July 22 - “Aria Jukebox” - Don’t even think about this one; just buy your tickets now.  It’s a party where you enjoy treats and beverages, talk to the Filene Artists and vote on which arias you want them to sing, then advance to The Barns where you will hear each singer perform their aria that got the most votes.  You will not have more opera fun than this.

July 28 - “Wagner’s Ring” - WTO alumni soprano Christine Goerke, tenor Simon O’Neill, bass-baritone Alan Held, and bass-baritone Eric Owens will perform aria highlights from Richard Wagner’s Ring Cycle.  These  opera stars are known for performing Wagner.

UNTRAPPED - This is a WTO play on words - they call all operas, concerts, and recitals their performers do off the Wolf Trap campus this, implying becoming un-Wolf Trapped.  By partnering with other local organizations, they are reaching out to bring excellent opera experiences to a broader audience in the DC area.  Are you listening Washington National Opera?

June 2 - “Pops Extravaganza: Bernstein at 100” - A joint Festival program with the National Orchestral Institute, part of the Clarice Center for the Performing Arts at the University of Maryland.  The featured performers will include WTO Studio Artists soprano Ester Tonea, mezzo-soprano Nicole Thomas, tenor Ricardo Garcia, and baritone De’Ron McDaniel with John Morris Russell conducting

June 16 - NOI+Festival and WTO plot once more (yes, there was collusion) to perform a program of American composers that also continues the Bernstein celebration, titled “Copeland, Gershwin, and Bernstein”.  With WTO Orchestra’s James Judd conducting, the program will include Copeland’s “An Outdoor Adventure”, Gershwin’s “An American in Paris”, and Bernstein’s “Songfest’.  The latter will include performances by WTO Filene Artists baritone Joshua Conyers, bass Patrick Guetti, tenor Alexander McKissick, mezzo-soprano Taylor Raven, mezzo-soprano Zoie Reams, and soprano Vanessa Vasquez.

June 23, 24 - “The Seven Deadly Sins” by Kurt Weill will be performed by WTO as part of the Halcyon By the People Festival at Dock 5 at Union Market in DC.  The performances last year at Halcyon by WTO were sell outs, so be warned.  This ballet chante with the songs by opera singers and a Hitchcockian plot is an unusual mix that has become very popular.  Contrasting sisters Anna I, a singer, and Anna II, a dancer, set out in America to seek their fortunes and sin along the way, just a few times, maybe seven.  The musical style is the jazzy, cabaret rhythms and melodies of prewar Germany.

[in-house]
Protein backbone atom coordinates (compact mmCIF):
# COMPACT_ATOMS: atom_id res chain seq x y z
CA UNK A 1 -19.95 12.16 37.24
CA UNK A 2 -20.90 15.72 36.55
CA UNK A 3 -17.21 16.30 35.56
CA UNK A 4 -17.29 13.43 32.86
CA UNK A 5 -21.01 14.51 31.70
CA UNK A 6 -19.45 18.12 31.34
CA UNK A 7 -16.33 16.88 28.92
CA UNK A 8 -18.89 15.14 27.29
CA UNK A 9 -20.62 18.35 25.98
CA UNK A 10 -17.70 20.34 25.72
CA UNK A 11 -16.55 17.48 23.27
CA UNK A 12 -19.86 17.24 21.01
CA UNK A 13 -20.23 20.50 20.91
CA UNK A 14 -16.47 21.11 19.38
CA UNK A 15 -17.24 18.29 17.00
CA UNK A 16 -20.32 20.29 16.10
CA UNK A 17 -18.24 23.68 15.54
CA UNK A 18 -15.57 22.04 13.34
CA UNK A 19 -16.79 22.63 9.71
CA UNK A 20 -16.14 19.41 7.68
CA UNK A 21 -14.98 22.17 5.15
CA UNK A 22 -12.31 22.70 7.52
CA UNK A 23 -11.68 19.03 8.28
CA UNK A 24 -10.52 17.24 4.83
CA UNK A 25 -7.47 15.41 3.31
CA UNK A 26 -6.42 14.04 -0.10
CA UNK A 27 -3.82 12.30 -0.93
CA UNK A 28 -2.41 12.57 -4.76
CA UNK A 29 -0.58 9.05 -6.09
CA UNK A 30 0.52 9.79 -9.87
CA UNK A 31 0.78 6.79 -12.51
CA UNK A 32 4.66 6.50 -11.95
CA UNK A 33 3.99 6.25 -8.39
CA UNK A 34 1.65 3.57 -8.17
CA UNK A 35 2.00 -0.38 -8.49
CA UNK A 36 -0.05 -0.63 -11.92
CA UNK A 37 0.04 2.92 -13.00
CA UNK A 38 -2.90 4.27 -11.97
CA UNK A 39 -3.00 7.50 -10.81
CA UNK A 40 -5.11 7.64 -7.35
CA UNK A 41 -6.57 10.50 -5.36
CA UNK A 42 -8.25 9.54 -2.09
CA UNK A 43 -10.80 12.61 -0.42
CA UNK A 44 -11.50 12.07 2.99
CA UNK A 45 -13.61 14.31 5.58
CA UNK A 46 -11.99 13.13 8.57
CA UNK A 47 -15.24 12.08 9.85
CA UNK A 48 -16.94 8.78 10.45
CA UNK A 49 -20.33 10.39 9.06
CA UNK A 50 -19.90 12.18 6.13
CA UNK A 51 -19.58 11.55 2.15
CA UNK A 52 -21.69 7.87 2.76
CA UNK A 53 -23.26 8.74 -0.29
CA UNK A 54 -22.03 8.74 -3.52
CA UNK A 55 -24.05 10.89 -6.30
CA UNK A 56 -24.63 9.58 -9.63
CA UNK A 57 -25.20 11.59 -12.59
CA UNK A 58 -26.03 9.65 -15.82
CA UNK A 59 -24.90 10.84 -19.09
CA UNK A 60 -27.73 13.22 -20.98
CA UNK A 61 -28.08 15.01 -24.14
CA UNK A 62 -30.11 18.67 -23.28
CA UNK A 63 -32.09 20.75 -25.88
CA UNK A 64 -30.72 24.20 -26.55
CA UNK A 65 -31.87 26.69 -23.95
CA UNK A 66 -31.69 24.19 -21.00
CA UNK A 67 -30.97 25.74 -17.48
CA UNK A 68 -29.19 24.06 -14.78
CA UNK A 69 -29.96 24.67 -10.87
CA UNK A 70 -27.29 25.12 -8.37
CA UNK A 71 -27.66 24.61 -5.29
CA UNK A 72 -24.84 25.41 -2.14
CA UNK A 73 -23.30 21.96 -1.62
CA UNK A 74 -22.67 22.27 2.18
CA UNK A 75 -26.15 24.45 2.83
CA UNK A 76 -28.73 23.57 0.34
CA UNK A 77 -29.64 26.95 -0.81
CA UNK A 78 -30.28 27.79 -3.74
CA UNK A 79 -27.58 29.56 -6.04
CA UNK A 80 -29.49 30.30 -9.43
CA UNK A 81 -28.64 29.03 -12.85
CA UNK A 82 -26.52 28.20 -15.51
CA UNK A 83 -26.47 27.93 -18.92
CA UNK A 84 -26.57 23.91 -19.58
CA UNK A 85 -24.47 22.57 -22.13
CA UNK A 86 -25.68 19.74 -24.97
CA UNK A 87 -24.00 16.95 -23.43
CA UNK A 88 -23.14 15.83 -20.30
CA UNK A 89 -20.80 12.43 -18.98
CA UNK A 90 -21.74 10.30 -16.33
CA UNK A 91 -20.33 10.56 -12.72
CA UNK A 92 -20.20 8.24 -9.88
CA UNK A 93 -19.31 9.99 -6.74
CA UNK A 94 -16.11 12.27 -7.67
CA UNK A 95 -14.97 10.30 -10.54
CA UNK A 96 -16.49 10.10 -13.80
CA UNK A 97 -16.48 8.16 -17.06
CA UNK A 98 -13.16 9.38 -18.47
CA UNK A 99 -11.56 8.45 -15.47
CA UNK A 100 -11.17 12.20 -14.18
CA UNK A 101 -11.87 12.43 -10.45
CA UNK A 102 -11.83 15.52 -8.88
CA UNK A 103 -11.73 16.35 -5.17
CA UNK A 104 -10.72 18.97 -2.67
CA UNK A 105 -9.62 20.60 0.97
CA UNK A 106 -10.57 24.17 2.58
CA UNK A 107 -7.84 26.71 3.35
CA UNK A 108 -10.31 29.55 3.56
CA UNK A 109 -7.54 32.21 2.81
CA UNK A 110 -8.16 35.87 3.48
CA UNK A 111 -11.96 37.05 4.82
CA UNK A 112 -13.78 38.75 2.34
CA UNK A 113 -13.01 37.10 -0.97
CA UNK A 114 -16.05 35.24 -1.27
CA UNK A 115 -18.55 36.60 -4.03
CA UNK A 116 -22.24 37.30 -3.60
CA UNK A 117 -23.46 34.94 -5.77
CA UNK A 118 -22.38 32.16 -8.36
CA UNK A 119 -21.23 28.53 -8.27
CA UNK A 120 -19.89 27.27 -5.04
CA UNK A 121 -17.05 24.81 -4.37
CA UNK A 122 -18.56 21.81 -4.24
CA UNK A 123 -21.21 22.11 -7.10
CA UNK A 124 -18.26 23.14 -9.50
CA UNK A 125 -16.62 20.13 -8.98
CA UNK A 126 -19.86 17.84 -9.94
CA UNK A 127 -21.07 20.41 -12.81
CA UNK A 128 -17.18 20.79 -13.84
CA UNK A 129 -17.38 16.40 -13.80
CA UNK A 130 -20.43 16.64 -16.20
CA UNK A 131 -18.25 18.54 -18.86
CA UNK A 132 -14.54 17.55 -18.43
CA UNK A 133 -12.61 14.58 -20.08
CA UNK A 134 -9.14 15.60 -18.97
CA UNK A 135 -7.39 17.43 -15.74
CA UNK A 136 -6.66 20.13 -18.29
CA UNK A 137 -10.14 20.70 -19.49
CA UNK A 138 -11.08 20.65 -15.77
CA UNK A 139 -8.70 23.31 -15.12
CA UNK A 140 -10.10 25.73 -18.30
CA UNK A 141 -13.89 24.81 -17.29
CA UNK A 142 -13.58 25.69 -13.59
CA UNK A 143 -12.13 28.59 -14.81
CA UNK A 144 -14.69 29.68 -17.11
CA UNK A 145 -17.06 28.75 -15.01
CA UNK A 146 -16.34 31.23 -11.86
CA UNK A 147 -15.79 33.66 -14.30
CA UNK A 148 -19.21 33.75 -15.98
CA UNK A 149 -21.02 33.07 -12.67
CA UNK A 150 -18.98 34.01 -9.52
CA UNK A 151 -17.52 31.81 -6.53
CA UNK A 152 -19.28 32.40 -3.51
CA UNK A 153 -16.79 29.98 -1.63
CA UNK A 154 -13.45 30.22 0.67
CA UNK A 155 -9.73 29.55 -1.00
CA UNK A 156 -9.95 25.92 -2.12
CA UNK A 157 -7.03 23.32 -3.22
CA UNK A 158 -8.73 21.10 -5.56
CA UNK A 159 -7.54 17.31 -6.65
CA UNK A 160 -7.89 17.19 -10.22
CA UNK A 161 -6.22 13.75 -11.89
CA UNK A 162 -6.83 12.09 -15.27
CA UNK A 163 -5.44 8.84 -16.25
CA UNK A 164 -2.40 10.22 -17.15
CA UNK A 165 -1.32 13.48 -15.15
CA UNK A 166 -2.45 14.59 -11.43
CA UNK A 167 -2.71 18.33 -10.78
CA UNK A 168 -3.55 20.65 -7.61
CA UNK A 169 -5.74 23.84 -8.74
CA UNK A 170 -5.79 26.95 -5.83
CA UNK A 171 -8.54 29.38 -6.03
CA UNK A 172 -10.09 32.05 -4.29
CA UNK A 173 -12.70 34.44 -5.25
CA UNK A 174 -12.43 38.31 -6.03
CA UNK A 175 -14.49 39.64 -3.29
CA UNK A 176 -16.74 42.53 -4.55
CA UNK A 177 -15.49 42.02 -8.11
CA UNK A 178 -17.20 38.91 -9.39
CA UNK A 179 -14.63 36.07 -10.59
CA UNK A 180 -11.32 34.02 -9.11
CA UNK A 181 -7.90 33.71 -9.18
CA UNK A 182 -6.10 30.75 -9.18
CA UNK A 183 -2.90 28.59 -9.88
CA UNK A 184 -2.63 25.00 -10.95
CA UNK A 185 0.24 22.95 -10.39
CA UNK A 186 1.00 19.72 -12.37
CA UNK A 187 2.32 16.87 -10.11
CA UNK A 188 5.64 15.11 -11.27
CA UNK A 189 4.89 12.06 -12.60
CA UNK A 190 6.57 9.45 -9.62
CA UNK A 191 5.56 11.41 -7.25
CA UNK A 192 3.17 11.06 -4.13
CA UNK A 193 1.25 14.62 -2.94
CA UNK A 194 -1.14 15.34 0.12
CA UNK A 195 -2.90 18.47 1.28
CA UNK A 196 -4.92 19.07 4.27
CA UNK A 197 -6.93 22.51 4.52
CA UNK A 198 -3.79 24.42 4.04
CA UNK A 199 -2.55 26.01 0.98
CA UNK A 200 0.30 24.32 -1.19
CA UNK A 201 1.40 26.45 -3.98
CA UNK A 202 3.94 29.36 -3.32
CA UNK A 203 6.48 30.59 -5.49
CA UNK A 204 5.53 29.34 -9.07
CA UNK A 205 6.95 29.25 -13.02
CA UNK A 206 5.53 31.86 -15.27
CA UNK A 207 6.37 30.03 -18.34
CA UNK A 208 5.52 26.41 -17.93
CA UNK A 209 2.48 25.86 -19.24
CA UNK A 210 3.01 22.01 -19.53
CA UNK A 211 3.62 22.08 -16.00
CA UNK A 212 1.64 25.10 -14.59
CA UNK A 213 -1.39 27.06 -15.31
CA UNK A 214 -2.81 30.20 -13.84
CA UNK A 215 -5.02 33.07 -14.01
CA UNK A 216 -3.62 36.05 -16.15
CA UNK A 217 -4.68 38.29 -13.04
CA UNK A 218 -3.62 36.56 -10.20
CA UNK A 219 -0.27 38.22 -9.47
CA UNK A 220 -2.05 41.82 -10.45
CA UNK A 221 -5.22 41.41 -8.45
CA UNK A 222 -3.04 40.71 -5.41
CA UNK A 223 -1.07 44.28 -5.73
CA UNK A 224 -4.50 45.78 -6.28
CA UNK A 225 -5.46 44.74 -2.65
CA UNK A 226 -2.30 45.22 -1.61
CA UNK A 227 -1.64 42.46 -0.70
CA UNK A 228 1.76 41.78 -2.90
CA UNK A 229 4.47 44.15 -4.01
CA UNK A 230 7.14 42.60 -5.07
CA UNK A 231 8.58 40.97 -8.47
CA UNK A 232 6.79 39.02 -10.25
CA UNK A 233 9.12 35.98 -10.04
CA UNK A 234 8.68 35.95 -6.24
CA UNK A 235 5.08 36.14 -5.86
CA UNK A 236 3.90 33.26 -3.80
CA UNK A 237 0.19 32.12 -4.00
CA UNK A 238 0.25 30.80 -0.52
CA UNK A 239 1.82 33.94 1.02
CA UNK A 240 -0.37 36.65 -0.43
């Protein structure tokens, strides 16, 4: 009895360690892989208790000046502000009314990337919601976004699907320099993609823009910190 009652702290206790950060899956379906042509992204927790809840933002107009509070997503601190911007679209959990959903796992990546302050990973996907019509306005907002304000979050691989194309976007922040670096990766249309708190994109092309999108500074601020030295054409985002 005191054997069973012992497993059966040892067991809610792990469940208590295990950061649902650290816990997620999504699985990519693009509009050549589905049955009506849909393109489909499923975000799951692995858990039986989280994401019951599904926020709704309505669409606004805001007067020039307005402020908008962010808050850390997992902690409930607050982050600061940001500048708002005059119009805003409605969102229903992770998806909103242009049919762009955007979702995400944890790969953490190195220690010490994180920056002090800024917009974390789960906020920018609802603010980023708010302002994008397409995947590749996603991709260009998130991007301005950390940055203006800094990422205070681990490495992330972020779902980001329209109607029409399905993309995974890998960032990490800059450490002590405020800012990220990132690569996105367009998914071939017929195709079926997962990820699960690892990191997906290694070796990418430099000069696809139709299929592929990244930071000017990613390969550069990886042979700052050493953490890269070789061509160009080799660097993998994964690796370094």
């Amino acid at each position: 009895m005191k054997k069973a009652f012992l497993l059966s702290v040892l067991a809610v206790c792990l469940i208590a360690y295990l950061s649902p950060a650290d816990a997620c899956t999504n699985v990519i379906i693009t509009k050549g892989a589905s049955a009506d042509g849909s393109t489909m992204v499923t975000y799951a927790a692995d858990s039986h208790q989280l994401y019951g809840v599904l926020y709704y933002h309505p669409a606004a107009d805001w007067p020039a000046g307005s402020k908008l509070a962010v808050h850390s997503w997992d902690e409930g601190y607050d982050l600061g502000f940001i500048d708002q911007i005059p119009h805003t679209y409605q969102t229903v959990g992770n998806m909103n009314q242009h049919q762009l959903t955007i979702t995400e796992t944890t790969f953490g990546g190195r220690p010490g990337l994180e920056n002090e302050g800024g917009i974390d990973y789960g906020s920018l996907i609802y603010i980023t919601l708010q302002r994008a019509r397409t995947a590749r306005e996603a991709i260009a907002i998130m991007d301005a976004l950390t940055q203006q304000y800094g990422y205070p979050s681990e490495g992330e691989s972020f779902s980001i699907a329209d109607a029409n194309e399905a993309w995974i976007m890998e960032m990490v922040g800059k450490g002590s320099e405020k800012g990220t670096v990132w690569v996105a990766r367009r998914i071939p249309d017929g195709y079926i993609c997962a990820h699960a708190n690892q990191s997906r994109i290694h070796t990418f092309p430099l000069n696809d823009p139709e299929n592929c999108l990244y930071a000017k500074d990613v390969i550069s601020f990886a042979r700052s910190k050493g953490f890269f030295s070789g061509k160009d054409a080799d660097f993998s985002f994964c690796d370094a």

June 28, July 19 - With “Vocal Colors” to be performed at The Philips Collection in DC, we get art reinforced by art in a classy setting.  Songs on June 28 will be performed by soprano Mane Galoyan, baritone Thomas Glass, and bass Patrick Guetti with Nathan Ruskin accompanying on the piano.  On July 19, the performers will be soprano Madison Leonard, mezzo-soprano Megan Mikailovna Samarin, tenor Ian Koziara, and pianist Joseph Li.   

No, we are not quite finished.

EDUCATION AND OUTREACH - WTO has two activities in these catagories, one for kids and one for opera singers (but open to the public).

July 20, 21 - “Listen, Wilhelmina!” is an interactive mini-musical for kids performed at Wolf Trap’s Theatre-in-the-Woods, meant to introduce kids to a fun concert experience.

July 21 - “Master Class with Christine Goerke”: the 1995 WTO Filene Young Artist, current WTO Artist-in-Residence, and current opera superstar will work with WTO’s young artists to improve their skills.  However, this class is open to the public; so if you want to learn more about just how opera singing is done, or just see Ms. Goerke in person, attend and give it a listen!

Sometimes you just know there is a good thing going on that deserves to be supported.  Wolf Trap Opera and its emerging artists are one such thing.

The Fan Experience: Wolf Trap has a program I have not noticed before and am excited about, called Young at Arts.  For selected performances this summer, adults who purchase a ticket can receive a youth ticket for free that allows them to bring someone with them who is 17 or under.  What a great way to introduce your youngsters and teens to concerts, especially opera.  Two of the eligible preformances are "The Best of Wagner's Ring" on July 28 and Rigoletto on August 3.   Check the details and a link to obtain tickets here.

Idomeneo and Romeo et Juliette will both be performed in The Barns, which deserves mention for its atmosphere and accessibility.  Indeed, I find it to be a significant factor in WTO’s making opera fun.  Opera in The Barns has a dinner theater vibe; there is good food and drinks available in a separate room and you can take your drinks to your seat in the auditorium, which is indeed rustic and barn-like on the inside.  You won’t find many suits and ties in The Barns, but you will find an enthusiastic crowd ready to enjoy an evening’s entertainment.  It’s relatively small and cozy, putting the audience and singers in close proximity, a great way to experience opera singing.  Another great thing about The Barns is the easy in/easy out (free) parking.  Going to the opera could hardly be less stressful.